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Using the VLE to overcome campus closures

January 11, 2010

In a blog post simply entitled Snow James Clay points out that, if teachers and learners make use of the technological tools now available to them, just because a physical campus is closed learning doesn’t have to cease.

“Yes snow makes it dangerous to travel, but with the internet and mobile technologies, does it mean that learners need to stop learning just because the decision is taken to close the physical location?”

But often educational establishements send out the message that they are closed because of extreme weather conditions – when in fact it’s only their physical sites which are closed.

James concludes “Last year we had the “worst snow” for twenty years, here we are less than twelve months later and the snow is not only back it’s even worse! Culturally we have some way to go I think before snow only closes the physical location and doesn’t close the institution.”

Here at TVU, it seems to me, we made a pretty good job of keeping staff and students up to date on campus closures, using email, announcements on Blackboard, the TVU website, and Twitter (well done in particular to whoever’s responsible for posting to http://twitter.com/TVUguru). And all A level students were sent a text with information about this week’s exams.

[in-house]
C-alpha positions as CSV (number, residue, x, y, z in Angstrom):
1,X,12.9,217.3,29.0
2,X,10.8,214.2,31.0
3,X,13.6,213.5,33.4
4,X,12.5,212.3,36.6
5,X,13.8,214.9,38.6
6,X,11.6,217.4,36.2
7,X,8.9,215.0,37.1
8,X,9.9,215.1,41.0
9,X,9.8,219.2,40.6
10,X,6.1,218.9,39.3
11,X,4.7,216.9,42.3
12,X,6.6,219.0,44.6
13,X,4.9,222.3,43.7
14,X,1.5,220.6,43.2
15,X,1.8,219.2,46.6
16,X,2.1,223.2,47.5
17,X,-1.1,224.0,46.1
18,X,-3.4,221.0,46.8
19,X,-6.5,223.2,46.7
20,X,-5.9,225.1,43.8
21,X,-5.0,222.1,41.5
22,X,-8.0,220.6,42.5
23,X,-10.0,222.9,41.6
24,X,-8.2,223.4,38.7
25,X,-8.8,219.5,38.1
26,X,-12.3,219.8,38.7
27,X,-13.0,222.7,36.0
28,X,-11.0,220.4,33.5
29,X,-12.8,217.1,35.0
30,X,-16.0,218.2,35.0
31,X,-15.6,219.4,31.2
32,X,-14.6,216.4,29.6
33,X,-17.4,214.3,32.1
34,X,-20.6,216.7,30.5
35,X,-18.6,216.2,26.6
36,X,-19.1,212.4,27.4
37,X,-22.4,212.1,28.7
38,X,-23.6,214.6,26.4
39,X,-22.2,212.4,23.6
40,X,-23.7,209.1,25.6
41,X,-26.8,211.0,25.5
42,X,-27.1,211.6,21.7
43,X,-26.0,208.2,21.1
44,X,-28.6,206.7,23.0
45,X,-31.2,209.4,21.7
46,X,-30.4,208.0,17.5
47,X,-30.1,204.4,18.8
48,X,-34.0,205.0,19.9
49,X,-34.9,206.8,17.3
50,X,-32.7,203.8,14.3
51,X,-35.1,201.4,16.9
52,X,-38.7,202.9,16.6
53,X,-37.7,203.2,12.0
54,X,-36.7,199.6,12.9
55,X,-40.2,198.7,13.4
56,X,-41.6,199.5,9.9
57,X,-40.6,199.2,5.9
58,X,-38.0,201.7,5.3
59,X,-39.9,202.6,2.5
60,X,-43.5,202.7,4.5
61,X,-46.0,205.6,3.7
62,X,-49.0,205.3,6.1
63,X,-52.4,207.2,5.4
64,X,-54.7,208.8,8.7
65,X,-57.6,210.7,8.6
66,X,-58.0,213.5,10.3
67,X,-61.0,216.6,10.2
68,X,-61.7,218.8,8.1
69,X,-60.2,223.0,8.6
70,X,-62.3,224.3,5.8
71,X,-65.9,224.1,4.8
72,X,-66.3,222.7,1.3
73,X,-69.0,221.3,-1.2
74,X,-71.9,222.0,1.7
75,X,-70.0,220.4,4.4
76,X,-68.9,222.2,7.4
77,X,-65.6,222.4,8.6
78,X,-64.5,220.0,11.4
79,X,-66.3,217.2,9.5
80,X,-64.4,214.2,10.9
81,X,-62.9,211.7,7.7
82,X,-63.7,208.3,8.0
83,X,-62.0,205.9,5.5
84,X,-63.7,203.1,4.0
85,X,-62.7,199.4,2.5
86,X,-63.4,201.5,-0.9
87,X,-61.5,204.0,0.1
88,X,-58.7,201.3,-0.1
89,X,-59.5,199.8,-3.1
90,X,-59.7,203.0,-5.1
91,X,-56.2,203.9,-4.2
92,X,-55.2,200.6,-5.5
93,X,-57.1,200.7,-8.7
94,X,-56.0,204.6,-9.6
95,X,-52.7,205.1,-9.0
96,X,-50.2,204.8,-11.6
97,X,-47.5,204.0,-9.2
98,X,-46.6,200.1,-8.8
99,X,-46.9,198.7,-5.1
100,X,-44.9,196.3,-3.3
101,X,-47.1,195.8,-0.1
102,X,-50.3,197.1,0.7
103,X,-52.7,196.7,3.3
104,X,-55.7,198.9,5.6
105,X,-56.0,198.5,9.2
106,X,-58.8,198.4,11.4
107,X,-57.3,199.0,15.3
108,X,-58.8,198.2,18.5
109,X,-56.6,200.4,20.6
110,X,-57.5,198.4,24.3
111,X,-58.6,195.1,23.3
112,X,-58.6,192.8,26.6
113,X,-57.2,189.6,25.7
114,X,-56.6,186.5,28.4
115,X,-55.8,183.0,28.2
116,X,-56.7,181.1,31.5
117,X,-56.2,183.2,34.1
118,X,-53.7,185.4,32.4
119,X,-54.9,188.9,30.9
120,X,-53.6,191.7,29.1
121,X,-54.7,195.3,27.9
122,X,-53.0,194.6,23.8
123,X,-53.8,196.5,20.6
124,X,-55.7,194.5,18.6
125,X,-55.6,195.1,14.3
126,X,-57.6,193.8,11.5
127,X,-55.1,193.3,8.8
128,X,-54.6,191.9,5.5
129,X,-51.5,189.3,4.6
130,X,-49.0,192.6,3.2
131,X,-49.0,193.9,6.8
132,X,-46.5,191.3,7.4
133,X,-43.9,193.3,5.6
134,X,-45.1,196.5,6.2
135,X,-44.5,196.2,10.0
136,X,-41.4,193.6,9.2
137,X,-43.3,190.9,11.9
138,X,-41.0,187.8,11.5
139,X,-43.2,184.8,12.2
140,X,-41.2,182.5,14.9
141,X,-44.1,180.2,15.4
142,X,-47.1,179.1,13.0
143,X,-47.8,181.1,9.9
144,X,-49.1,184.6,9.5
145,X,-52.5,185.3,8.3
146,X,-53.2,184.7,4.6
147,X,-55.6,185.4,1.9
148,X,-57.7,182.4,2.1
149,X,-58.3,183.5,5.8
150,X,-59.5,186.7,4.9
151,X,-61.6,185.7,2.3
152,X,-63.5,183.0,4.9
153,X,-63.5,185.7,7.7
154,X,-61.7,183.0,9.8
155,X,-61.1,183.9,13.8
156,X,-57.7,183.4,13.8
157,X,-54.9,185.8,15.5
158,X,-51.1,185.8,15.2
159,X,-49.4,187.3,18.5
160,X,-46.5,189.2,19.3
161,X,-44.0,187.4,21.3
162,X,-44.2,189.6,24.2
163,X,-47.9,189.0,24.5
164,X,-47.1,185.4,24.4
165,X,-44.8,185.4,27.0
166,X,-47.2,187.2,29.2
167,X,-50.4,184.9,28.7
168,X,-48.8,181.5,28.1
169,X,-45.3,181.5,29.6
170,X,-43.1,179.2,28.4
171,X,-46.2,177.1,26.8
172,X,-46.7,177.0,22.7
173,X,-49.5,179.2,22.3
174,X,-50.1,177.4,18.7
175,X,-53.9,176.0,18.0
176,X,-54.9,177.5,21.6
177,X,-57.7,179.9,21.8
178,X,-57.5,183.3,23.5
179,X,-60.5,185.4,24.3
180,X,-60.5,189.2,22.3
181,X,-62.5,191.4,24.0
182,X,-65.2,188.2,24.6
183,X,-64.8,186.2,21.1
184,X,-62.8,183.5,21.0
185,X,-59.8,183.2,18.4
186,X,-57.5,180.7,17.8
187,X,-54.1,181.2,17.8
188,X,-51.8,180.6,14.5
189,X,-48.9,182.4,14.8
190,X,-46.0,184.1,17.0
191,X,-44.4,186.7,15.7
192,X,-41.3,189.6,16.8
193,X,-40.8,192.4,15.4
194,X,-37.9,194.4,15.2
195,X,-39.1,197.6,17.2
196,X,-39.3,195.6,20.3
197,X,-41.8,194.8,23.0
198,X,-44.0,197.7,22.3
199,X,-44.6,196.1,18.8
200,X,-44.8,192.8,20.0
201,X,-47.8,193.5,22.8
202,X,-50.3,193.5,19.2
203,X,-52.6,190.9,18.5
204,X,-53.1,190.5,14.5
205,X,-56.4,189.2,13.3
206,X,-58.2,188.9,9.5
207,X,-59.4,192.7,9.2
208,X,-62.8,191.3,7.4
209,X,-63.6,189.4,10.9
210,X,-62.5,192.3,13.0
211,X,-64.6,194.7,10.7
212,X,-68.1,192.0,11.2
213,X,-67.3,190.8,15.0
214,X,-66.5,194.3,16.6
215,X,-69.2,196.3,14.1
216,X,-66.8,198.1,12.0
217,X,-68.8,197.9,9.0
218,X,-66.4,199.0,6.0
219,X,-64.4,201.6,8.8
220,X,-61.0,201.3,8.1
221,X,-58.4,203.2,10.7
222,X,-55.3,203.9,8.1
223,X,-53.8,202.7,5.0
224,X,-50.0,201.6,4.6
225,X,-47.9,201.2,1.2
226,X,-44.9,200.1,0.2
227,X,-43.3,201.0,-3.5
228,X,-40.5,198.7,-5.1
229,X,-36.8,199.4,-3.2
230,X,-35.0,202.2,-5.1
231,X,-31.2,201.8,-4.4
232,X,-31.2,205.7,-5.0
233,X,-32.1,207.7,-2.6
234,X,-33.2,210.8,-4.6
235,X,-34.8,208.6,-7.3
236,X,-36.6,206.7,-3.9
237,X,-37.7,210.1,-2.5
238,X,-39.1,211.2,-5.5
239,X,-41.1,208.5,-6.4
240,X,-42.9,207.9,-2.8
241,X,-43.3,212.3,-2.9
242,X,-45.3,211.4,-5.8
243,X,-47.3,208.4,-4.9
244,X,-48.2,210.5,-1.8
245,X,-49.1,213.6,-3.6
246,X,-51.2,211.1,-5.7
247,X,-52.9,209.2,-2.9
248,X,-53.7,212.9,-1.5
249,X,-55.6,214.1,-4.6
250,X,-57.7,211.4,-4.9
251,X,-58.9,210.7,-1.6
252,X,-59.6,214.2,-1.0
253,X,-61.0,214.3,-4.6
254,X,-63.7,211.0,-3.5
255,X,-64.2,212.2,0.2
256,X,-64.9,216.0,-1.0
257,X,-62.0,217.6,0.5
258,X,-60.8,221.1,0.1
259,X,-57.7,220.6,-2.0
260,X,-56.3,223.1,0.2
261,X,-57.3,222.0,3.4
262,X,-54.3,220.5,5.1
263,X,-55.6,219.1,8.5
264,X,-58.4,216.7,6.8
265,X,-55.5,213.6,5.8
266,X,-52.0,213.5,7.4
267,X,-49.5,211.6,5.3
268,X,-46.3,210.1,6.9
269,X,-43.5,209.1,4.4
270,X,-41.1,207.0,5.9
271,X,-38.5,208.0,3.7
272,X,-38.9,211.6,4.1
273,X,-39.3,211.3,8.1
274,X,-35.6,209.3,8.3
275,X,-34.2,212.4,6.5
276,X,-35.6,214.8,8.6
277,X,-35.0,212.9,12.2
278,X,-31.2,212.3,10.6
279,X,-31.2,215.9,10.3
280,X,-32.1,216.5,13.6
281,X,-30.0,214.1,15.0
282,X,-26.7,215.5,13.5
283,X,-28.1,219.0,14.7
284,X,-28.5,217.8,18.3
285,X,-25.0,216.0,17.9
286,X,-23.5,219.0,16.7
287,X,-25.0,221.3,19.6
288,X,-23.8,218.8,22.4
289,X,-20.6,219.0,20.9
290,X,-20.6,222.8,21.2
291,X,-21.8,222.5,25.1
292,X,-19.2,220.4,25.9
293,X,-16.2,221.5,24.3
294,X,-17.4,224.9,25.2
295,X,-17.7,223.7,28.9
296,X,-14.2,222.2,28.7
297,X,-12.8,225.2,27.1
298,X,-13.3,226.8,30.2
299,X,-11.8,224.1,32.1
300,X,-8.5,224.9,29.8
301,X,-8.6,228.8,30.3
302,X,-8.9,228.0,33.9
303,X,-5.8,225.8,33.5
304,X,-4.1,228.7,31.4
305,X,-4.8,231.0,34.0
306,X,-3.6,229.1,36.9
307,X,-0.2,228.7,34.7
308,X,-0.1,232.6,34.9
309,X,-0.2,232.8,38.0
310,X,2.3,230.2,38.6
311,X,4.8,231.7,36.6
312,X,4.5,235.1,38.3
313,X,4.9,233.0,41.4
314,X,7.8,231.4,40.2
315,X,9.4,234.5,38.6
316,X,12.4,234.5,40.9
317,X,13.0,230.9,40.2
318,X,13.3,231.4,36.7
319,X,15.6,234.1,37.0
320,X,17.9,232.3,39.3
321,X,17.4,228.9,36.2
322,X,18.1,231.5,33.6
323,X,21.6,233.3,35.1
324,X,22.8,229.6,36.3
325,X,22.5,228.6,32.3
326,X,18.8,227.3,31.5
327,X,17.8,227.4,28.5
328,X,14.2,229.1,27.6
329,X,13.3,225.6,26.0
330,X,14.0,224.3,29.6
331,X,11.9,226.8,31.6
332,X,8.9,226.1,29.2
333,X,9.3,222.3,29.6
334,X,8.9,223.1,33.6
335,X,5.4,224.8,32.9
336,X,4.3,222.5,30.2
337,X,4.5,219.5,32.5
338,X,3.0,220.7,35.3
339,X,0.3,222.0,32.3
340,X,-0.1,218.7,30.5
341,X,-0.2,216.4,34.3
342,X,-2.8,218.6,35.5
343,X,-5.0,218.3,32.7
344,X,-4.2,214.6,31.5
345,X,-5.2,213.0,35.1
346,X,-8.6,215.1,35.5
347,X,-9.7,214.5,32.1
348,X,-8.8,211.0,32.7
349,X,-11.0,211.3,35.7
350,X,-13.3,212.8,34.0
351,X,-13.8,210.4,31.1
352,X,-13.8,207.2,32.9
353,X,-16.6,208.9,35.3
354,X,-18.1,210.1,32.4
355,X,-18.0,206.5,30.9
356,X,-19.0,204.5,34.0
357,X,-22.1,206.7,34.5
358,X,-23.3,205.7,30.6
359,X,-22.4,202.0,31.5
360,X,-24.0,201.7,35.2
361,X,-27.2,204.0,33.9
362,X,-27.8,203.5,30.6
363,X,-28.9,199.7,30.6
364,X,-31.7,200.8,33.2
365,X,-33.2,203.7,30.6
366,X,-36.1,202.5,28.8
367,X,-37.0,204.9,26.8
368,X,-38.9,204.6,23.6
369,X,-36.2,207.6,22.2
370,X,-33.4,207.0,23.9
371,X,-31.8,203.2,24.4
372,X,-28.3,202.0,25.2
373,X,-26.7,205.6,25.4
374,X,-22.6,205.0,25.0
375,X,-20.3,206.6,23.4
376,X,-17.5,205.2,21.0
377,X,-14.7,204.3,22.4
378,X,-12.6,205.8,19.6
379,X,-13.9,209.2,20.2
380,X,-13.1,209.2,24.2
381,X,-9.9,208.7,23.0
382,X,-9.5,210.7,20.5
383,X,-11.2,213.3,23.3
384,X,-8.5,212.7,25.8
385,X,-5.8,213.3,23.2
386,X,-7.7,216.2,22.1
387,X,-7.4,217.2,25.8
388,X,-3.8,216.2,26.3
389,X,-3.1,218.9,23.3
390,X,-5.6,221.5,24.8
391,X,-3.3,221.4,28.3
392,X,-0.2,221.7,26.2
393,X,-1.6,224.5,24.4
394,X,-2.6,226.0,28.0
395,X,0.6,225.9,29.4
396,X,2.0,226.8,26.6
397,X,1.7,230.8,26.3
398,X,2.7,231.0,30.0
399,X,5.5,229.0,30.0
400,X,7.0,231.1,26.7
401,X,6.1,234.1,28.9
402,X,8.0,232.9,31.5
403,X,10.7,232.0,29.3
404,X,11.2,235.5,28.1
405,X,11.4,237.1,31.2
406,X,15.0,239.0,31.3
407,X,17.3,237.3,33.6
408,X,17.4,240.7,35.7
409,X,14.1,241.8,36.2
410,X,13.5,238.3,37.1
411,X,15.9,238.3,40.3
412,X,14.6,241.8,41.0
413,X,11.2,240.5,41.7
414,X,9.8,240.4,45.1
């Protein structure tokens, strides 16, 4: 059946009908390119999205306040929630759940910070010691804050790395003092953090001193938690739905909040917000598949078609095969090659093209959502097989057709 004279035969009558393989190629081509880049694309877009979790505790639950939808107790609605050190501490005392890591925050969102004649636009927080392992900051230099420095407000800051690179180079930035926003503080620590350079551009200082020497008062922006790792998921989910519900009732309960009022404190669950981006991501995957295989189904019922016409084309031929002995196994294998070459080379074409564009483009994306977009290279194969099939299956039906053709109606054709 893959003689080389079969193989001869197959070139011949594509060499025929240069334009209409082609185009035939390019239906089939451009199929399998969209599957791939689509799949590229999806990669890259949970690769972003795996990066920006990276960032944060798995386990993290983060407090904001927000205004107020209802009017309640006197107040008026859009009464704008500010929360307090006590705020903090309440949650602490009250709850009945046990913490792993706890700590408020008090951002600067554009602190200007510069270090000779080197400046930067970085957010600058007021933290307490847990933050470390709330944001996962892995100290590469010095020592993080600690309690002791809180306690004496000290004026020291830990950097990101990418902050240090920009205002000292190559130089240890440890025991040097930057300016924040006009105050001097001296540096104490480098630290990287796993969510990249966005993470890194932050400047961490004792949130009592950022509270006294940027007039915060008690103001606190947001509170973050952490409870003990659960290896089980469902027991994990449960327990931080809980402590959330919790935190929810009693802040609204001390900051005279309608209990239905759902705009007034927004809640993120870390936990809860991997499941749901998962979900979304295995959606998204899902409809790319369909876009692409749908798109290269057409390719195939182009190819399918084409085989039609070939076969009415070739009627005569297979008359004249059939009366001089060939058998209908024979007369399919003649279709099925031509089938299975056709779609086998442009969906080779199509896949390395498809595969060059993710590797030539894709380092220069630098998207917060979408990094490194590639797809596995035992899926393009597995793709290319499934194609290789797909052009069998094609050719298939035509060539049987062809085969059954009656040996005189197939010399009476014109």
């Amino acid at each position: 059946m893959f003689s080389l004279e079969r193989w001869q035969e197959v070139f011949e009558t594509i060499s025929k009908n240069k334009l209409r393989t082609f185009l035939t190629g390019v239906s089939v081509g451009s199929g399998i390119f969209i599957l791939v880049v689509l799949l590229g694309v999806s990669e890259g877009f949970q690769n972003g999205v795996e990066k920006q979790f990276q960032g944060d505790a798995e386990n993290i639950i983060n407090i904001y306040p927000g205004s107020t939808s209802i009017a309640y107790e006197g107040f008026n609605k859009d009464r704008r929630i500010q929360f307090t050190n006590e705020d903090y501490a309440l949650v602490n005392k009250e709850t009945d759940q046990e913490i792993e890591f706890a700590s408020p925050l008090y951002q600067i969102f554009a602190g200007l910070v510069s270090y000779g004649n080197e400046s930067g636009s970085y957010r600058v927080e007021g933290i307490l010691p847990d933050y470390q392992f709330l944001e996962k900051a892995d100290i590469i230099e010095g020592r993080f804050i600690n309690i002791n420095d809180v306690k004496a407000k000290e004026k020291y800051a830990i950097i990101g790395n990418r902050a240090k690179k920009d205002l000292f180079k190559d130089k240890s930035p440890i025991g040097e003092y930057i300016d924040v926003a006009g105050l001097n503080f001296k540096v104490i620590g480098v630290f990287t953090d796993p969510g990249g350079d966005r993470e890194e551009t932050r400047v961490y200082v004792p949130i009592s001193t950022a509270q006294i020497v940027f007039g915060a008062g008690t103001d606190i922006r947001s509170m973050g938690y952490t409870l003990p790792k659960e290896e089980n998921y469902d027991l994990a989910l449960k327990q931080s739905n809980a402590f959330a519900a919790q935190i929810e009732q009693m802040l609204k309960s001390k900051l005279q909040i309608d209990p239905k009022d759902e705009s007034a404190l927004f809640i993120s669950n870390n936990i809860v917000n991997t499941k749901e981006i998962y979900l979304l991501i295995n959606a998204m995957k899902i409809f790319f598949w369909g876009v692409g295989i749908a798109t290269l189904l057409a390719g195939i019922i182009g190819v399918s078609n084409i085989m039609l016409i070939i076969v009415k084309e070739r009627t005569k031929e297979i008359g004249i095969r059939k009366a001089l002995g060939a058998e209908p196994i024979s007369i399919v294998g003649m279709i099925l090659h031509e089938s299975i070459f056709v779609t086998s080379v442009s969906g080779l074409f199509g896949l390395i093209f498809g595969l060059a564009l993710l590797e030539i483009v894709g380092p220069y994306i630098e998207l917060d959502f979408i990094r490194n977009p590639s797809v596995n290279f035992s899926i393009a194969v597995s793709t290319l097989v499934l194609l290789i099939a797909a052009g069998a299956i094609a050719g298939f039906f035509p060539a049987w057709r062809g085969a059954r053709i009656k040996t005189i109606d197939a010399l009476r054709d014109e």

I’m not sure how far staff at TVU used the VLE to mitigate lost contact time. Unusually, I was due to deliver two sessions last Thursday (to teacher training students), which had to be cancelled. I took the opportunity to email them via Blackboard the night before, with links to my Powerpoint presentation and a handout I had planned to use. And I’m aware of other lecturers who used Blackboard to contact their students reminding them that they had to work to do, that resources to use were on the VLE, that they (the lecturers) were available to respond to students’ queries…

How widespread was that approach, I wonder?

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